We can do better than this. We must do better than this.
This was the clear message from All Our Rights In Law (this link will take you away from our website) community conversations around new human rights law in Scotland. Over 400 people took part in these conversations from all over the country, and from a wide range of backgrounds. Whether it is inadequate housing, or basic care needs not being met, or no access to fair work, or daily discrimination and racism, or simple access to food – participants said that things are not OK for too many people, and that this needs to change.
This was true before COVID-19, and has been made only all the more true during COVID-19.
That is why so many individuals and organisations across Scotland and across all issues and sectors, are saying that now is the time to incorporate our international human rights treaties directly into Scots law. As one All Our Rights In Law participant said:
“There is nothing that isn’t good about having human rights in law. They weren’t created to not be respected. They were created so people could have these rights and make the world a better place”.
The ALLIANCE manifesto states ‘we know that unless human rights form part of the law of the land, they cannot be fully realised.’
Already, to loud shouts of ‘hooray’ from children and young people, the Scottish Parliament passed a bill to incorporate the UN Convention on the Rights of the Child into Scots law. This is the biggest step that Scotland has taken to make rights real in children’s lives and it is a first within the UK. Incorporation of the UNCRC means that children’s rights will be deeply interwoven into how public bodies decide priorities and make budgets. It will change how they listen to children’s voices and how they consider the impact of decisions on different groups of children. The UNCRC gives a framework to make sure that no child is forgotten.
At the same time, the National Taskforce for Human Rights Leadership has recommended that the UNCRC should be just the start.
We need a whole new human rights framework that also incorporates four other major treaties:
- the International Covenant for Economic, Social and Cultural Rights (ICESCR);
- the UN Convention for the Elimination of Discrimination Against Women (CEDAW);
- the International Covenant for the Elimination of Racial Discrimination (ICERD); and,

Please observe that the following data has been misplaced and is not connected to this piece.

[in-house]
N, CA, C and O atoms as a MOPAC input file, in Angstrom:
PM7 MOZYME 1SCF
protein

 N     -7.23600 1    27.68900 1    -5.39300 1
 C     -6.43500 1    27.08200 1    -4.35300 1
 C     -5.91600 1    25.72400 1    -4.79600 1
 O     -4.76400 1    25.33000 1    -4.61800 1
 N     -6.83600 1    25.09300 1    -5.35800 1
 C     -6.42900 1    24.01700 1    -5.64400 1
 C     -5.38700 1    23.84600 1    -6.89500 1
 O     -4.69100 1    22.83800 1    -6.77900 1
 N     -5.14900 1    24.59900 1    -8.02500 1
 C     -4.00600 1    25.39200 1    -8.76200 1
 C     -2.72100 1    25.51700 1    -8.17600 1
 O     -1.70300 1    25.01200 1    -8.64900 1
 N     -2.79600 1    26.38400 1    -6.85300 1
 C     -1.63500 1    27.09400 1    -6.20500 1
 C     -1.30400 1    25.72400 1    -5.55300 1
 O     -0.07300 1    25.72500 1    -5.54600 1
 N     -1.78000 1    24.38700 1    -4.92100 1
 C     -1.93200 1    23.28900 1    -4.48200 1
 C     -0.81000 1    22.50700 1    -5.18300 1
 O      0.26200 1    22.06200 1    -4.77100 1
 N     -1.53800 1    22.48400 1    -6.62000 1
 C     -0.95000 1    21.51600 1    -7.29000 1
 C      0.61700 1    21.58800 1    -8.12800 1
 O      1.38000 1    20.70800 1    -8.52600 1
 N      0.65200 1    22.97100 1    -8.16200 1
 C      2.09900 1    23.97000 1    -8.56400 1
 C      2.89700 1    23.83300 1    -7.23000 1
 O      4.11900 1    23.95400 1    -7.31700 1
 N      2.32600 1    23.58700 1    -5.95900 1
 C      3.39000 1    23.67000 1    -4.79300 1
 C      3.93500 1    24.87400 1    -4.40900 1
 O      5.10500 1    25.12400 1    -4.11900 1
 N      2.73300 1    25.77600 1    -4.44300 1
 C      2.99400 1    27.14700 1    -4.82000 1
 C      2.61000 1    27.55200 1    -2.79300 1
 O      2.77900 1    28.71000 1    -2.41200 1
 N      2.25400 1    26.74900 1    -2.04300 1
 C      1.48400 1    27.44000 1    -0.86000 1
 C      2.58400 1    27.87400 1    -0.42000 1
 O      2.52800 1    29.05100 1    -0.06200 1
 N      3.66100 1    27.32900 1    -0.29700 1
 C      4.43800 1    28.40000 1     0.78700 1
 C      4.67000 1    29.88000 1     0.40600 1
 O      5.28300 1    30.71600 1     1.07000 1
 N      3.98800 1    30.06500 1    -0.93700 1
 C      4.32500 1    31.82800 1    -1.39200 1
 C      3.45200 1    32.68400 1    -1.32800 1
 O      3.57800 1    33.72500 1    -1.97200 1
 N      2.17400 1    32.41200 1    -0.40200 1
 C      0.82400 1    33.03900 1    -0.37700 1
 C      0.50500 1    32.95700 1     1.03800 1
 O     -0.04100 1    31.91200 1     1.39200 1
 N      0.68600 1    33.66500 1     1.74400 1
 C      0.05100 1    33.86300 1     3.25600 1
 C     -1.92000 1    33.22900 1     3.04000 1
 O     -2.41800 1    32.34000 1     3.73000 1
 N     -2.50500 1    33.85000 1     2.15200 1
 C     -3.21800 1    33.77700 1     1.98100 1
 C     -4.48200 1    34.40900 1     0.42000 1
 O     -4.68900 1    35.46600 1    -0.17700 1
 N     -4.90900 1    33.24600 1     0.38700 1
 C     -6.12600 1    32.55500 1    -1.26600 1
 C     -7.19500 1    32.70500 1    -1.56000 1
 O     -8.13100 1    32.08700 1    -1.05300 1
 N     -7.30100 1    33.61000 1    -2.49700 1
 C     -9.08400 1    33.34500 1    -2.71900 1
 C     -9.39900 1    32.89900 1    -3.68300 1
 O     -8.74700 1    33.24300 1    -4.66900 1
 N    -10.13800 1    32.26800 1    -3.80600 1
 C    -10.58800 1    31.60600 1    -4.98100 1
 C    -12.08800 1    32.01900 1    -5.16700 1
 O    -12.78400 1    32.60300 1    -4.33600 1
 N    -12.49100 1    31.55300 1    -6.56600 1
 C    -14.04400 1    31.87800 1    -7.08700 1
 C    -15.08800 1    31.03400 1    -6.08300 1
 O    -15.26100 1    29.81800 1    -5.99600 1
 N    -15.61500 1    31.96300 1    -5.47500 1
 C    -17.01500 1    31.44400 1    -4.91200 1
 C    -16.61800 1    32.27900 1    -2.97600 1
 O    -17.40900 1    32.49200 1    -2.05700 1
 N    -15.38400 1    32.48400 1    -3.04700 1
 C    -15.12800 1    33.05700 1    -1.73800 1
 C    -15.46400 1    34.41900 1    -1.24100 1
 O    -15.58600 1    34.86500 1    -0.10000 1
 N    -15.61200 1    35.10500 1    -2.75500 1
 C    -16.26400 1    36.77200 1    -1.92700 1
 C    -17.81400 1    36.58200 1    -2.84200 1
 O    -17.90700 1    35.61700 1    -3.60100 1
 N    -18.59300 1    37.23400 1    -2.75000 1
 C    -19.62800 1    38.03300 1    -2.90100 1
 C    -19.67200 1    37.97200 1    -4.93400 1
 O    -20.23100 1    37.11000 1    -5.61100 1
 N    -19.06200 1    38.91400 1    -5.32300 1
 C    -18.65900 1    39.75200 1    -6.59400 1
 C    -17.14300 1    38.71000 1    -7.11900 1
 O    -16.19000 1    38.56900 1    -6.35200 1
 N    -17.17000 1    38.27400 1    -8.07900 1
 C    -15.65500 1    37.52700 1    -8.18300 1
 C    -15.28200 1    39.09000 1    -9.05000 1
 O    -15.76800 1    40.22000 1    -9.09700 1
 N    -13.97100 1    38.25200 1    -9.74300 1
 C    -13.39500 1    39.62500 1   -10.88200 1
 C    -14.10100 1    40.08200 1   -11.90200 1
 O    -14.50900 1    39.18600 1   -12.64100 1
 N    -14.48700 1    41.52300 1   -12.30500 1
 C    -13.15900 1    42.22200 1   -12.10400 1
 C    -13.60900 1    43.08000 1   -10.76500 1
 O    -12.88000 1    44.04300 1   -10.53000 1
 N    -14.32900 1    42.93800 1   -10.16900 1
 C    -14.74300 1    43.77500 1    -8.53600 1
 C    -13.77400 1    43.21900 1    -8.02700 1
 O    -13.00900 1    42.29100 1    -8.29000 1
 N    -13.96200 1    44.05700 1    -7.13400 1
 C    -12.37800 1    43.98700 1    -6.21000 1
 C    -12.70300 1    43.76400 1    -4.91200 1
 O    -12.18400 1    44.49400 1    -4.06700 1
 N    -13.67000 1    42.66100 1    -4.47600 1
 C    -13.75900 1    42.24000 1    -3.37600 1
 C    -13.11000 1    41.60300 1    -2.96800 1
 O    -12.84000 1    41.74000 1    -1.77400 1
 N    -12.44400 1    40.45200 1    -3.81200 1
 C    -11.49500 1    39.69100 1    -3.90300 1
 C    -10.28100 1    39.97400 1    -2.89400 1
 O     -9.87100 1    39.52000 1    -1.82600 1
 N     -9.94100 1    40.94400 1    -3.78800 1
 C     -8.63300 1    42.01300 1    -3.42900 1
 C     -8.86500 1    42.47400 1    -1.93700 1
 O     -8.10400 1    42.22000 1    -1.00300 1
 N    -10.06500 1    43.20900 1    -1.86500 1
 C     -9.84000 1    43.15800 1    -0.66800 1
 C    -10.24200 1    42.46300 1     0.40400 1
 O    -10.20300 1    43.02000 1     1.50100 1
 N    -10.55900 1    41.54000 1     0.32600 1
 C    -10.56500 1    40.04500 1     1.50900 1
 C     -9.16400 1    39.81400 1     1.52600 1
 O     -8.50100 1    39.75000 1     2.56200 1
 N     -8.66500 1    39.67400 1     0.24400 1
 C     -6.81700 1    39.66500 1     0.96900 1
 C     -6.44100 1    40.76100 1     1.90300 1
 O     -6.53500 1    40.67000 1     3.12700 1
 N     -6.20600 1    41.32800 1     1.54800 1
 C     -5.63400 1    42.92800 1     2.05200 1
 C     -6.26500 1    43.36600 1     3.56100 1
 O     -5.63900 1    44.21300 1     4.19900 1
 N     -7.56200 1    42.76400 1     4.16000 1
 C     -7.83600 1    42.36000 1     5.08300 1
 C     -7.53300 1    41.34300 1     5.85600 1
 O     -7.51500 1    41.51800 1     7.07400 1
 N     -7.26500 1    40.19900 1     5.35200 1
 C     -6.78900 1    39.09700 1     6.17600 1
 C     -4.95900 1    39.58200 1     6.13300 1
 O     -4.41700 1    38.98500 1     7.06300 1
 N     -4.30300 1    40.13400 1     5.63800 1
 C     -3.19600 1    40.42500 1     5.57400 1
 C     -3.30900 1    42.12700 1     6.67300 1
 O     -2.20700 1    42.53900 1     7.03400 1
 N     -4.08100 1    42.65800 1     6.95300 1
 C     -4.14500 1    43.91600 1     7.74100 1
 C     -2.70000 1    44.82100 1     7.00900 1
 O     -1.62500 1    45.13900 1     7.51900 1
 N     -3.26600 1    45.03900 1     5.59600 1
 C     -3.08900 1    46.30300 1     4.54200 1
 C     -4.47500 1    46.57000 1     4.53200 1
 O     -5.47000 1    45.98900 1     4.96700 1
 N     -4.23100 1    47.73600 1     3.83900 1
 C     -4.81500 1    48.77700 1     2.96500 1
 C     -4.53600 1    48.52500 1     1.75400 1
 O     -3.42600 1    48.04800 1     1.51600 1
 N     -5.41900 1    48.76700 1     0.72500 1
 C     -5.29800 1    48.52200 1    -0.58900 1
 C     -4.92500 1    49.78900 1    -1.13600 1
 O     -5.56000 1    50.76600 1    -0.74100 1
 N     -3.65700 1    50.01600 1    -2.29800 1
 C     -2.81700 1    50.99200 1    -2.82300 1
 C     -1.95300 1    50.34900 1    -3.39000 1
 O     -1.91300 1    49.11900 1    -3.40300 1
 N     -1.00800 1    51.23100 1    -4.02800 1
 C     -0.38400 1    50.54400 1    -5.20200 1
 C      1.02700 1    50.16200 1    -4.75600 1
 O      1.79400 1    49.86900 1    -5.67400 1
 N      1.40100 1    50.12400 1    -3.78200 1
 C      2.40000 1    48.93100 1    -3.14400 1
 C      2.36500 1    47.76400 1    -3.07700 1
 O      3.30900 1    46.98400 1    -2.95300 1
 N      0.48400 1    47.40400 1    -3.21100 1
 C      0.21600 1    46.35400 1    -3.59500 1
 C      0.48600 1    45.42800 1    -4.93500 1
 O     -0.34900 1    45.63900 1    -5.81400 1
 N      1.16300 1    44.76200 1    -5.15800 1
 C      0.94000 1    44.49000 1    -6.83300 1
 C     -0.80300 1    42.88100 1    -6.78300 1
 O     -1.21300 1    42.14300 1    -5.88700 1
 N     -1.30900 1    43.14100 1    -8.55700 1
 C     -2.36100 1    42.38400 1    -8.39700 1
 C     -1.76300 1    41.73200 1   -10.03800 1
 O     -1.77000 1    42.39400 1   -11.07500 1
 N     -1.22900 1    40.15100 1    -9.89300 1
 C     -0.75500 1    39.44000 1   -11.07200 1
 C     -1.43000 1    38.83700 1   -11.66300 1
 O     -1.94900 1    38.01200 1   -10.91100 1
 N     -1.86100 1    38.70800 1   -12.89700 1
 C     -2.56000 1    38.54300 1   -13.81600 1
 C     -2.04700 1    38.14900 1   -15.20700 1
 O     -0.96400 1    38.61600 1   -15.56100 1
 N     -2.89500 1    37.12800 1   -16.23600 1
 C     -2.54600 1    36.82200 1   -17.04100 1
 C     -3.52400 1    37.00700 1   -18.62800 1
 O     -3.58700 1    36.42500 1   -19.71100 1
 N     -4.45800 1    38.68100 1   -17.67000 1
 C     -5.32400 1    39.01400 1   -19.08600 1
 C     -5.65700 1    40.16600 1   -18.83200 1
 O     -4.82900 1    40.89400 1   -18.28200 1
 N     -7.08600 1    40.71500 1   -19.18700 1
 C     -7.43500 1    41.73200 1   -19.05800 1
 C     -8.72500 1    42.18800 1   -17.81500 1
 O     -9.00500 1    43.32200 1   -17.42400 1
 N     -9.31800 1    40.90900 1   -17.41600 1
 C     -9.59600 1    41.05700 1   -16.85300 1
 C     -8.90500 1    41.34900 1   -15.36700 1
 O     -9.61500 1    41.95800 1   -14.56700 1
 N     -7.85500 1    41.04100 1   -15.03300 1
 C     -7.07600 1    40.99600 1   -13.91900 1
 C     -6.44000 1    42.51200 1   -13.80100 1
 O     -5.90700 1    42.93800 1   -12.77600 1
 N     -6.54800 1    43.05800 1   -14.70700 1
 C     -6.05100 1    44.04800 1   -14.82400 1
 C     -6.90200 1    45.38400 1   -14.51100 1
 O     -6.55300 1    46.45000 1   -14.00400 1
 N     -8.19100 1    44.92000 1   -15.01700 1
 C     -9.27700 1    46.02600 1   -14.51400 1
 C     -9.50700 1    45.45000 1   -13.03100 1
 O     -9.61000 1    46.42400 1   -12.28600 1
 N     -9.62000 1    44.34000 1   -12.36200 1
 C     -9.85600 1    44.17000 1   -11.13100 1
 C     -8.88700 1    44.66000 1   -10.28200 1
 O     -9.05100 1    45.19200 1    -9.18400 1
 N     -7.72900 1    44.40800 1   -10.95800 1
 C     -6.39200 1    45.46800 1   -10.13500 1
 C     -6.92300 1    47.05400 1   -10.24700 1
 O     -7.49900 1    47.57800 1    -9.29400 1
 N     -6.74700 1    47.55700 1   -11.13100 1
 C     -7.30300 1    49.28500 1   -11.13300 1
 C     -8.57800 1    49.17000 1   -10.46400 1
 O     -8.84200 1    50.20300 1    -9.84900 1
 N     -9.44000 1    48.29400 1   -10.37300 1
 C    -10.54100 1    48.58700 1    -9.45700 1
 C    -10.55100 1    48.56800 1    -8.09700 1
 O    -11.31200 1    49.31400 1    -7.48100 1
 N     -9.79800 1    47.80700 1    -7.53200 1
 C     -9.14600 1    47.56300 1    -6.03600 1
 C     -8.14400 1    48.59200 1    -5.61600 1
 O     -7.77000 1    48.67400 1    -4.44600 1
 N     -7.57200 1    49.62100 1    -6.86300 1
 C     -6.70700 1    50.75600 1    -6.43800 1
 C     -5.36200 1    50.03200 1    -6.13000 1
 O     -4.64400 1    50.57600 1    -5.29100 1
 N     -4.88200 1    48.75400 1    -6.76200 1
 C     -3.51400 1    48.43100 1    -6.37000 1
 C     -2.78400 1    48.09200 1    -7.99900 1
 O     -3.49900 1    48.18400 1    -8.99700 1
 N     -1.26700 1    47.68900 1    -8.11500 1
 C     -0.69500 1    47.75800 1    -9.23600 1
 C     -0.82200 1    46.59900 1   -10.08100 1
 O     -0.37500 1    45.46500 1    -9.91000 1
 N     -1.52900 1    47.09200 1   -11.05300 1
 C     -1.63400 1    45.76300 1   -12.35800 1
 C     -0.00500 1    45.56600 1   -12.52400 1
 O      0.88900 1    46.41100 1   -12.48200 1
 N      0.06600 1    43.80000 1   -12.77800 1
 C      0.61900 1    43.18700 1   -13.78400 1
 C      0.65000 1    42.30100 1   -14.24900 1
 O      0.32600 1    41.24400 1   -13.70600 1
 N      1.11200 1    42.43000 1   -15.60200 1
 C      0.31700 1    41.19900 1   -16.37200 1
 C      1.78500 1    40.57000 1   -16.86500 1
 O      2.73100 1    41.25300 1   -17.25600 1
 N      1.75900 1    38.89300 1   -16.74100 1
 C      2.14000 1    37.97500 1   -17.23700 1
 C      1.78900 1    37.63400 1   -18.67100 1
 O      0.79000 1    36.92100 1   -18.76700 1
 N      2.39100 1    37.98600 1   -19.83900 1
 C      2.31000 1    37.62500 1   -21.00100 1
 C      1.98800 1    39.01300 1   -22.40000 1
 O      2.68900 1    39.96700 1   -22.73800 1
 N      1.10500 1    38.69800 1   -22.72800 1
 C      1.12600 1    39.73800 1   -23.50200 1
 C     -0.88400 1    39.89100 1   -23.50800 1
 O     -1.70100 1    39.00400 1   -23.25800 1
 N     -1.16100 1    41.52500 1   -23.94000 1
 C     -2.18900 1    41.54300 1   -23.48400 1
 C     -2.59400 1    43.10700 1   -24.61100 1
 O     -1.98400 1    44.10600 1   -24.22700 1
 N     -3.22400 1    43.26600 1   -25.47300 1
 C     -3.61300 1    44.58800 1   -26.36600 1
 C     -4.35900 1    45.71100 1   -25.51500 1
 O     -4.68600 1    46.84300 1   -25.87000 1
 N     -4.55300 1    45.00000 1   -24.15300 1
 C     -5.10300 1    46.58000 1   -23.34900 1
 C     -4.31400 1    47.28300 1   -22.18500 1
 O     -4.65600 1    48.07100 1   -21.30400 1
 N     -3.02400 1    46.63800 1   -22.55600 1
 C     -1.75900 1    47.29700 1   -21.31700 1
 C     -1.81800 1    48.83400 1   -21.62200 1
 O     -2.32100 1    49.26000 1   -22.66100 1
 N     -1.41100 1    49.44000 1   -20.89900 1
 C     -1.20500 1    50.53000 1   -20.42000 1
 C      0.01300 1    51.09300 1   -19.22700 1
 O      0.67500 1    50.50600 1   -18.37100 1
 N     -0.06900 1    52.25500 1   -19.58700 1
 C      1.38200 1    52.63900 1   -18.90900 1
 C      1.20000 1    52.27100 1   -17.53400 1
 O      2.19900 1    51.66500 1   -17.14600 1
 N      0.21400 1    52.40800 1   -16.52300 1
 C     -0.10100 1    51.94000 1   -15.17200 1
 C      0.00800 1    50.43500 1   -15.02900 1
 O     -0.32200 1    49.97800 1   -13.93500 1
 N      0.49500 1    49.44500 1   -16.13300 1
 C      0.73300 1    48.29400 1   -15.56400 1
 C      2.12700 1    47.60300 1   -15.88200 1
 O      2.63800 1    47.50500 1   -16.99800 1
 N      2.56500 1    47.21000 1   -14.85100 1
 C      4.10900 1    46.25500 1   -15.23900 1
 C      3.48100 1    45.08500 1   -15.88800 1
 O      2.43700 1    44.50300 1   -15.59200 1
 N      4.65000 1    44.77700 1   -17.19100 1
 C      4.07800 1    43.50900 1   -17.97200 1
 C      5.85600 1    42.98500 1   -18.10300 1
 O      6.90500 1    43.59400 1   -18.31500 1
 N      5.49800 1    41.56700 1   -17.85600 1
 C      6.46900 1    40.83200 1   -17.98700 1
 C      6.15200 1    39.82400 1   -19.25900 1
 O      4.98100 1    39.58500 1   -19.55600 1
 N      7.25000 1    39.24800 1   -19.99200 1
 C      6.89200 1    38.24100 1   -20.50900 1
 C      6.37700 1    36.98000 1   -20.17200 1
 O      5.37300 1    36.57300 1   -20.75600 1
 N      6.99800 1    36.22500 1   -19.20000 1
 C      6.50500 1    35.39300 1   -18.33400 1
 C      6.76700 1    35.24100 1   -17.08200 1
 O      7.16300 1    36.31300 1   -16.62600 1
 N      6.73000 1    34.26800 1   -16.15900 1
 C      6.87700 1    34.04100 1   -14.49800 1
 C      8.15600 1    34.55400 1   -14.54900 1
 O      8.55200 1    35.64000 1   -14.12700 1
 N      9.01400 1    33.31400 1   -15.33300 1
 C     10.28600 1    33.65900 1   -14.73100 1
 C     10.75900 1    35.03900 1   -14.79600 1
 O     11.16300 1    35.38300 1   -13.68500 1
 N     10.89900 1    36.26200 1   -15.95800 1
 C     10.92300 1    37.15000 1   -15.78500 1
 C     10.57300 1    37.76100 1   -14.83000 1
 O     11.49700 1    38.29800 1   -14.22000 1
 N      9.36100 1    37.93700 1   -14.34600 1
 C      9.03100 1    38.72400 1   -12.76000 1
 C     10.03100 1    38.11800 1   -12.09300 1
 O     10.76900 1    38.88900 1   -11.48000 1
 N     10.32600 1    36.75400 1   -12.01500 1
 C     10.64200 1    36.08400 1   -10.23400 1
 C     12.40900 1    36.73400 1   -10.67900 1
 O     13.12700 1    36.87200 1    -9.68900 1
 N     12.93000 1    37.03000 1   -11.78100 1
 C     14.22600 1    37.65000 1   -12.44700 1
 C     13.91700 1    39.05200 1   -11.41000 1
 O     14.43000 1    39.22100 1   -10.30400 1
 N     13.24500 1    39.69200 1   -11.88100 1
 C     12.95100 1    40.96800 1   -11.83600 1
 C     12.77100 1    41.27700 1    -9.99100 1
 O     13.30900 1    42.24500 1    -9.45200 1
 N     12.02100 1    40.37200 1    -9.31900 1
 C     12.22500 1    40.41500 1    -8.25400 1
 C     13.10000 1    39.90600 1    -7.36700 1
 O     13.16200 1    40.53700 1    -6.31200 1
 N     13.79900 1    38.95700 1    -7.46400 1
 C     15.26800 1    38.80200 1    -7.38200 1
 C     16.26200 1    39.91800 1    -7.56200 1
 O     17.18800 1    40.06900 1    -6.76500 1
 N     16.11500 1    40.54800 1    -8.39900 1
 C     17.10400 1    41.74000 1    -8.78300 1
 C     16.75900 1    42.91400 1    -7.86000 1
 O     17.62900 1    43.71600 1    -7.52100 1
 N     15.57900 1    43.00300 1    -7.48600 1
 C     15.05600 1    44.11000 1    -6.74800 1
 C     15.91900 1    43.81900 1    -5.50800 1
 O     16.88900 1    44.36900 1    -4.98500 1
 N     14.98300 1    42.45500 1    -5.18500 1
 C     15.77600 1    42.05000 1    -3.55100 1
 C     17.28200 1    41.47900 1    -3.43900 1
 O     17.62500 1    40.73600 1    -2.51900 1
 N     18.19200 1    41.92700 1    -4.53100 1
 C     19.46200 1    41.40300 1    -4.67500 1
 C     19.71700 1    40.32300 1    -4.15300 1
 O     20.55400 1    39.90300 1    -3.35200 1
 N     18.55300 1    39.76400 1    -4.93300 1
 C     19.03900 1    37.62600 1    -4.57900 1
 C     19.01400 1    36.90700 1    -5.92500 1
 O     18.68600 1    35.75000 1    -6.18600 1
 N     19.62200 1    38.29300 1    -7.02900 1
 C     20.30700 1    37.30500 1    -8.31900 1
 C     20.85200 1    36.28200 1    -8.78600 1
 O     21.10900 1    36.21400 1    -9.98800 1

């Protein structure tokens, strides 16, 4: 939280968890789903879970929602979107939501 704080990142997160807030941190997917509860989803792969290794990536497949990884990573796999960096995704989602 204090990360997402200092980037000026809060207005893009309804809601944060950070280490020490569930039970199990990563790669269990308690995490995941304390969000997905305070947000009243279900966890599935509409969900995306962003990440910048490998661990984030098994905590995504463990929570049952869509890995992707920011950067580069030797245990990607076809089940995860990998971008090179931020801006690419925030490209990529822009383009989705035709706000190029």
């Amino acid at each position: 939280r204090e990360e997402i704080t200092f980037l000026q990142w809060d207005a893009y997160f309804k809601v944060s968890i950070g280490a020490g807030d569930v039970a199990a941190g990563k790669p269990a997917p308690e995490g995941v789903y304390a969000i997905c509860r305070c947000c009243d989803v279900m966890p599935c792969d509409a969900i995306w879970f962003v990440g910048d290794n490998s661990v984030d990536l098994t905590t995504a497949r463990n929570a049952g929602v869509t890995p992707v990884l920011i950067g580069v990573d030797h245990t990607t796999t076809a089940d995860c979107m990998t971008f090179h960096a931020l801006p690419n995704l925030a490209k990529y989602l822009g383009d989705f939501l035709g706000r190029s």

- the UN Convention on the Rights of People with Disabilities (UNCRPD).
The framework should place duties on public bodies to comply with these rights. There should be progressive realisation of everyday rights such as a right to adequate housing, to adequate food, and to the highest attainable level of physical and mental health. The framework must include reporting and monitoring requirements on government, and must enable affordable, accessible, timely and effective routes to remedy when things go wrong.
The Scottish Government accepted all of these Taskforce recommendations, a move strongly welcomed across Scottish civil society and beyond.
For example, People First Scotland said:
‘We very much welcome the Scottish Government’s commitment to secure a Human Rights Framework for its citizens. We do not want to be left behind again.’
Even basic things like being able to decide where you live or who you live with, being able to be treated fairly in work or being able to choose what course you do at college – in all of these and more, many disabled people’s rights are often shockingly far from being realised. Disabled people’s organisations want to see direct incorporation of the UNCRPD into our law as a major step towards making disabled people’s rights real.
The Scottish Parliament, and all political parties in Scotland, have long been vocal supporters of stronger human rights law protections. So as we look to the election and beyond, the new Government and Parliament must make human rights law reform top of their priority list to bring the change that so many want to see, and so many desperately need.